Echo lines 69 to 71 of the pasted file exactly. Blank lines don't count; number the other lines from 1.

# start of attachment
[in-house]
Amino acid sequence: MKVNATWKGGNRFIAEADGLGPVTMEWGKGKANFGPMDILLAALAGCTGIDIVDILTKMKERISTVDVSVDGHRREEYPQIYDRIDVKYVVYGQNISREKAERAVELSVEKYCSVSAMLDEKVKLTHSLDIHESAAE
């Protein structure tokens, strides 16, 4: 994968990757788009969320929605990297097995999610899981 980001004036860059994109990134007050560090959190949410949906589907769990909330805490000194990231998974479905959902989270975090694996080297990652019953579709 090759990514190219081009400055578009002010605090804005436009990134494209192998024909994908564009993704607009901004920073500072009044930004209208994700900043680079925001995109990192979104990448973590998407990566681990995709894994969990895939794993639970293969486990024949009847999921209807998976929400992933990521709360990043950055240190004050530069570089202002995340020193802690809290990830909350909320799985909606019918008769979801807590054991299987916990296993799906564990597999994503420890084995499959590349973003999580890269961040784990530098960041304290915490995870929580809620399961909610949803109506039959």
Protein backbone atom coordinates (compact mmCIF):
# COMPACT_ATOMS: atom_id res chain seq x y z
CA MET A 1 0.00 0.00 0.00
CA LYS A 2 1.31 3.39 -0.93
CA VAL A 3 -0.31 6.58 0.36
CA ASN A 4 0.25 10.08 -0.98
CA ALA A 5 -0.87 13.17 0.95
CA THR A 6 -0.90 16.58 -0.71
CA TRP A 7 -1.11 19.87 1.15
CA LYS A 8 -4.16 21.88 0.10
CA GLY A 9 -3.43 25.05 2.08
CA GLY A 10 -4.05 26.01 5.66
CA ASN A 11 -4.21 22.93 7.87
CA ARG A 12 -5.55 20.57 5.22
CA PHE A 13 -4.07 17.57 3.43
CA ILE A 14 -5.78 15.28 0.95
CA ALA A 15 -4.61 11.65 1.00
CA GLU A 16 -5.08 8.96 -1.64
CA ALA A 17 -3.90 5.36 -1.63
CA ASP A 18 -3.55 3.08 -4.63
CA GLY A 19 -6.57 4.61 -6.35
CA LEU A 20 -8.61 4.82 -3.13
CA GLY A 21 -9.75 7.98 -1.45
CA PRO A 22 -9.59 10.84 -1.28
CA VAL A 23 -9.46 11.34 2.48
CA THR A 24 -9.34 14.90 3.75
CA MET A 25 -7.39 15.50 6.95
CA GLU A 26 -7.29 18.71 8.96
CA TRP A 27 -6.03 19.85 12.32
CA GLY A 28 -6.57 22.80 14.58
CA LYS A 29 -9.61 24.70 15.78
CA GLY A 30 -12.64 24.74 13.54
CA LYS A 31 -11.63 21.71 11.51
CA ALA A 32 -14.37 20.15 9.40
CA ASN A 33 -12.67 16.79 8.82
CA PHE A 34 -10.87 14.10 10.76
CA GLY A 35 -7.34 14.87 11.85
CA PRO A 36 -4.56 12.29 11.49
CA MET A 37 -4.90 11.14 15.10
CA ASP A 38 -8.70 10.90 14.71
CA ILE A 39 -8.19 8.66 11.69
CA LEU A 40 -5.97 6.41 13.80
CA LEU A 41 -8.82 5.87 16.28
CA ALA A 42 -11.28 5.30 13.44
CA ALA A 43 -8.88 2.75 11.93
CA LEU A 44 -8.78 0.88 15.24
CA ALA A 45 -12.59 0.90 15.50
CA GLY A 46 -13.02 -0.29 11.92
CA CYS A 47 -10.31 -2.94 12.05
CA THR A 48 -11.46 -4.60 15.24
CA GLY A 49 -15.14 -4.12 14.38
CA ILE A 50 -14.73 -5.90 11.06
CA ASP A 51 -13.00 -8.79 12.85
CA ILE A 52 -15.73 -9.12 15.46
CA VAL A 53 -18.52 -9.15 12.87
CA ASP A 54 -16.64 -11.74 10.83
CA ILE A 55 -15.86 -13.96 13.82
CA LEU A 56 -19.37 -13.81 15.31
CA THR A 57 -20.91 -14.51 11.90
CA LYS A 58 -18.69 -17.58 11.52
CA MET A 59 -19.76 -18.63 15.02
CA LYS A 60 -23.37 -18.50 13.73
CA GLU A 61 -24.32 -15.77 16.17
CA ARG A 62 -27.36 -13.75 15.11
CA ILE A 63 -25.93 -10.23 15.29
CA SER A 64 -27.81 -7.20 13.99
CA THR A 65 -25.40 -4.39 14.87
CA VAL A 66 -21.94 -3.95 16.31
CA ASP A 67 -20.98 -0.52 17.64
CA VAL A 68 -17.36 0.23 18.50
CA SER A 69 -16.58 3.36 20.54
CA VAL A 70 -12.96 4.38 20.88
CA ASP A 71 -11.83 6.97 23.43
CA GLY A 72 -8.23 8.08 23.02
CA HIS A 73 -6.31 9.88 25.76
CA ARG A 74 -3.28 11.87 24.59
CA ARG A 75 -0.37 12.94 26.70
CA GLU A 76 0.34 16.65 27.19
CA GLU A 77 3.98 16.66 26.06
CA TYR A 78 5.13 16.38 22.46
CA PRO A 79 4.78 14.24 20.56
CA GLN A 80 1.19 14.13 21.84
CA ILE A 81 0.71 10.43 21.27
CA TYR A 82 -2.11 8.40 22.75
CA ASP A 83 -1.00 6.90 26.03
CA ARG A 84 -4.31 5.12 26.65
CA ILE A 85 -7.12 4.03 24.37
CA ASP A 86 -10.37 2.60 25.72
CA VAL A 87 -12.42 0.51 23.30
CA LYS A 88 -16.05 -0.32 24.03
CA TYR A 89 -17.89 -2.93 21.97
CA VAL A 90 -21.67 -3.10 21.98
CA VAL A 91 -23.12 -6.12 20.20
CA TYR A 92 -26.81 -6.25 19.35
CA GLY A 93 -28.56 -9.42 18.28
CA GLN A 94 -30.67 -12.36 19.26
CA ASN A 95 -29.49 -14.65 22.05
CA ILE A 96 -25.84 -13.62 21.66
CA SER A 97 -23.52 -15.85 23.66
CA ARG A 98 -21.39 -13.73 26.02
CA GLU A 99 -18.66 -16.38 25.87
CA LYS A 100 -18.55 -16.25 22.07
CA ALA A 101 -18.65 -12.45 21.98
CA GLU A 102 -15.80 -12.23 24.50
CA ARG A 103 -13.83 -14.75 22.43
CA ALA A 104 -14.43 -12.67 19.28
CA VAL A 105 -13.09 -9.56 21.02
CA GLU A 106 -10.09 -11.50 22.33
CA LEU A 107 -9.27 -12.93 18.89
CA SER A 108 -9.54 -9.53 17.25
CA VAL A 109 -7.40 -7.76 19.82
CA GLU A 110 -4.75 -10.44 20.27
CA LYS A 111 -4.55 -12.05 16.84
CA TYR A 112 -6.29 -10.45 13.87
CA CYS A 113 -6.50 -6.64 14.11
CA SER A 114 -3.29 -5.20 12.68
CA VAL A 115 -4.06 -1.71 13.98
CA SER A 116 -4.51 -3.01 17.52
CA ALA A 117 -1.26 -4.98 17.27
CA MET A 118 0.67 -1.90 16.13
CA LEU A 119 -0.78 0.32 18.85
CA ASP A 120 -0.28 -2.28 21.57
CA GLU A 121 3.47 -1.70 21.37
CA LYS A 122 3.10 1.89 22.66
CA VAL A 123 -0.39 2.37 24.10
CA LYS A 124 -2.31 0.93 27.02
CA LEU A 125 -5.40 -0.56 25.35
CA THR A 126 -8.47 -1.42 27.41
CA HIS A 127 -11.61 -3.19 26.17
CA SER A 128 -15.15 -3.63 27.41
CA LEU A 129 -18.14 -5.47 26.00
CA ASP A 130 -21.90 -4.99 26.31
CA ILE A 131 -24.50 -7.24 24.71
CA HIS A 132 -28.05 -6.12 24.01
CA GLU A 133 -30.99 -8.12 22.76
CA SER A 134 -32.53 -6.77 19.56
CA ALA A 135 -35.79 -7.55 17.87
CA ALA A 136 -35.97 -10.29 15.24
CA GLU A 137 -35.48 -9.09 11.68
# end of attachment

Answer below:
CA SER A 64 -27.81 -7.20 13.99
CA THR A 65 -25.40 -4.39 14.87
CA VAL A 66 -21.94 -3.95 16.31